Is My Baby at Risk of Cerebral Palsy?

Cerebral palsy (CP) is a birth condition that occurs when the developing brain is injured while inside the mother’s womb or during the birthing process. Individuals with cerebral palsy have an impaired ability to control muscles and movement, and symptoms oftentimes appear between 2 and 3 years old. CP is considered a non-progressive brain impairment, which means the condition would not continue to worsen as the child grows up.

According to WebMD, 70% of CP cases were a result of an anomaly that happened while the baby is still inside the mother’s womb. Unfortunately, according to, CP can sometimes be a result of poor birth practice, inexperienced medical staff, or negligence in the birthing center. The risk of CP also increases with these conditions:

  • Severe jaundice in the baby, or excessive bilirubin in the blood, which may affect the infant’s central nervous system and cause CP
  • Infection during pregnancy, including German measles and other viral infections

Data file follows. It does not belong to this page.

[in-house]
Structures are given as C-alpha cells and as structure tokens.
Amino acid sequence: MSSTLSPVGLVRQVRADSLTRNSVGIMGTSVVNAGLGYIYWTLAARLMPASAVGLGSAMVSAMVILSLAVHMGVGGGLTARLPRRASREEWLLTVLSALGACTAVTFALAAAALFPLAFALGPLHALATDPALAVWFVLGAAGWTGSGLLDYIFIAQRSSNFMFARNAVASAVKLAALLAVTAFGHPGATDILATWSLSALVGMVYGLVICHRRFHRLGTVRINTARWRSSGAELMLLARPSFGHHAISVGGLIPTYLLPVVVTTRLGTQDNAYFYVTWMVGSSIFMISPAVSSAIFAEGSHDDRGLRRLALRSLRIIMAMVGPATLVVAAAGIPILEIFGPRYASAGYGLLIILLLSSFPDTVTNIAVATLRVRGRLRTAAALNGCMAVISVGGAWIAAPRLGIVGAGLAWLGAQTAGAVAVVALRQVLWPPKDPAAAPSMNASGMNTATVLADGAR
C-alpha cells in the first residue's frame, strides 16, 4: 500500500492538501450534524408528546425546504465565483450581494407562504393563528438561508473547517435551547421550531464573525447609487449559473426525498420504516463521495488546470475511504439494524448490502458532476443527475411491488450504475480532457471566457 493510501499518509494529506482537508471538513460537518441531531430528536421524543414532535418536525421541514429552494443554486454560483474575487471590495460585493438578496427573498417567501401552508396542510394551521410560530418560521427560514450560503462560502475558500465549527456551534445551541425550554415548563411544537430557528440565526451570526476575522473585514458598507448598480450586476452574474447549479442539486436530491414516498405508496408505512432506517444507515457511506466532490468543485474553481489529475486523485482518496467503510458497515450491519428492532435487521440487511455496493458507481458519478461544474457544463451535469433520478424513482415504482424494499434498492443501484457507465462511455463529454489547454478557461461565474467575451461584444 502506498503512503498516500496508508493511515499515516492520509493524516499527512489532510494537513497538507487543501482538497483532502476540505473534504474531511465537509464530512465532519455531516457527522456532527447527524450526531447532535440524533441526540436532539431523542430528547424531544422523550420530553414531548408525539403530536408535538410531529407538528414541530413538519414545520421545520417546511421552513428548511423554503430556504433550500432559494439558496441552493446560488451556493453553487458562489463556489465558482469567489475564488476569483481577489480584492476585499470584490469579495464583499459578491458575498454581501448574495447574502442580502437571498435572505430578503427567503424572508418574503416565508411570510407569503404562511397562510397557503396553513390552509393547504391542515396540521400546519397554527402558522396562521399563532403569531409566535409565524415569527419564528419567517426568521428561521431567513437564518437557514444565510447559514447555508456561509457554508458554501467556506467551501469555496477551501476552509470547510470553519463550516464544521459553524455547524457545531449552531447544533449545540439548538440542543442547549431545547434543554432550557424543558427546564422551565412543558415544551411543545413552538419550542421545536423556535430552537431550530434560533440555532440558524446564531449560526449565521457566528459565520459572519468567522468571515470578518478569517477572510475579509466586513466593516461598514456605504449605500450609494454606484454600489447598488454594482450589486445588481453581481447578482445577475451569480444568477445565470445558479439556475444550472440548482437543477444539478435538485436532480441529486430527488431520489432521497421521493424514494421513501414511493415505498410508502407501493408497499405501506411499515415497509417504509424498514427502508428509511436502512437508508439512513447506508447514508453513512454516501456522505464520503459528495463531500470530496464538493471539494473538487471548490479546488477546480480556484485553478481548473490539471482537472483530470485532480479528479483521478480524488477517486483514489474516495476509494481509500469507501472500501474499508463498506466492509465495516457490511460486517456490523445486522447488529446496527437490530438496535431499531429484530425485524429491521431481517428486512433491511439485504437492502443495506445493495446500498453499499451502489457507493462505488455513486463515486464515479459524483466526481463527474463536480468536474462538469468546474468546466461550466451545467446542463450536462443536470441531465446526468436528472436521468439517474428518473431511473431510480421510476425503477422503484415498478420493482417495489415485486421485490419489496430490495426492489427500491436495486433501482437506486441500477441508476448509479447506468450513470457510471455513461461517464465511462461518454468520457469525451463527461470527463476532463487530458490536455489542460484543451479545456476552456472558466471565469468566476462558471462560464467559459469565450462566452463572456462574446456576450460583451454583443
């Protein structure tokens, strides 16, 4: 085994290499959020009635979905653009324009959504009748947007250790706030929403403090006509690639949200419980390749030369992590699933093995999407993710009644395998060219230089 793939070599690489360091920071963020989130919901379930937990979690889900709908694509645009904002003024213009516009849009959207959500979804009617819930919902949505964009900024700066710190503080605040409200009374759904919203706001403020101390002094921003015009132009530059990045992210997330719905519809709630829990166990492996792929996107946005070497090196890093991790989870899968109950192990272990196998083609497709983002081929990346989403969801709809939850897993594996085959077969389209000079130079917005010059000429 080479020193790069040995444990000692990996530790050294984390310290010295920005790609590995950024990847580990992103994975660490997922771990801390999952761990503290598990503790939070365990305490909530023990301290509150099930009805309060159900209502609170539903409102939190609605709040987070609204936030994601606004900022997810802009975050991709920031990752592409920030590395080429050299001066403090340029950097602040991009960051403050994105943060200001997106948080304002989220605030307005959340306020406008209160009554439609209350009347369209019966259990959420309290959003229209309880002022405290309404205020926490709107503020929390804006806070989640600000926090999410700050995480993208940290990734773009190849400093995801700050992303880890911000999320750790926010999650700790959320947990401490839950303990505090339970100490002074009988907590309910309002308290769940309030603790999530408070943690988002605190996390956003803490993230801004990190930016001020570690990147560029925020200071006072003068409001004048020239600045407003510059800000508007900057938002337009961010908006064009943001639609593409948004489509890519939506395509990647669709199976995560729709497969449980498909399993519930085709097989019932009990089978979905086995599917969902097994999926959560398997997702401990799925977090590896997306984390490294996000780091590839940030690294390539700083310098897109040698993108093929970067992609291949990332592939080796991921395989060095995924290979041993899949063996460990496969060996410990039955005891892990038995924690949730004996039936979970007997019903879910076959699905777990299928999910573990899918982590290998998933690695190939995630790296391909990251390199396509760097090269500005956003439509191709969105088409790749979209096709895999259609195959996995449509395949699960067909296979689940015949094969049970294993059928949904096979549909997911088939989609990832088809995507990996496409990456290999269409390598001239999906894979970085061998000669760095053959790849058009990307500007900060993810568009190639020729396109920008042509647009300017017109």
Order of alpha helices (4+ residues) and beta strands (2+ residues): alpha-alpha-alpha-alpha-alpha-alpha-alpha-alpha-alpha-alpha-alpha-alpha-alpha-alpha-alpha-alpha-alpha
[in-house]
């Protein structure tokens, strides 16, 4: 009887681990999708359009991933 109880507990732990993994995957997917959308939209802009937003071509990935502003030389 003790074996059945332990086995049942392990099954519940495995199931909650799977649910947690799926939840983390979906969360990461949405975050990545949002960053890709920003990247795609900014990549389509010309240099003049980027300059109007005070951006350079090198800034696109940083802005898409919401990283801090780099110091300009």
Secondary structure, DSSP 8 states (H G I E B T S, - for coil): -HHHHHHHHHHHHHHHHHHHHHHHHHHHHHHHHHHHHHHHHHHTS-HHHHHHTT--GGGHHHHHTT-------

• Birth asphyxia
  • Loss of blood supply in the brain during delivery. This could be a result of prolonged and difficult vaginal labor, failure to perform C-section, and improper use of birth-assisting tools
  • Rh incompatibility, which happens when the mother’s antibodies destroy the infant’s blood cells, which results in bilirubin toxicity and CP
  • Other birth defects that may damage the brain, such as disorders in the spinal column
  • Encephalitis in the baby, or the inflammation of the brain tissuecaused by viral illnesses such as measles, mumps, rubella and influenza
  • Bacterial meningitis in the baby, or the inflammation of the lining of the brain
  • Twin or multiple birth
  • Breech presentation
  • Mothers suffering from hyperthyroidism, hypothyroidism, seizures or mental retardation

If you are an expecting mother, it is important to speak with your doctor to talk about your child’s risk of CP. Keeping your body disease-free through healthy lifestyle and regular check-ups also lessens your baby’s risk of this chronic condition.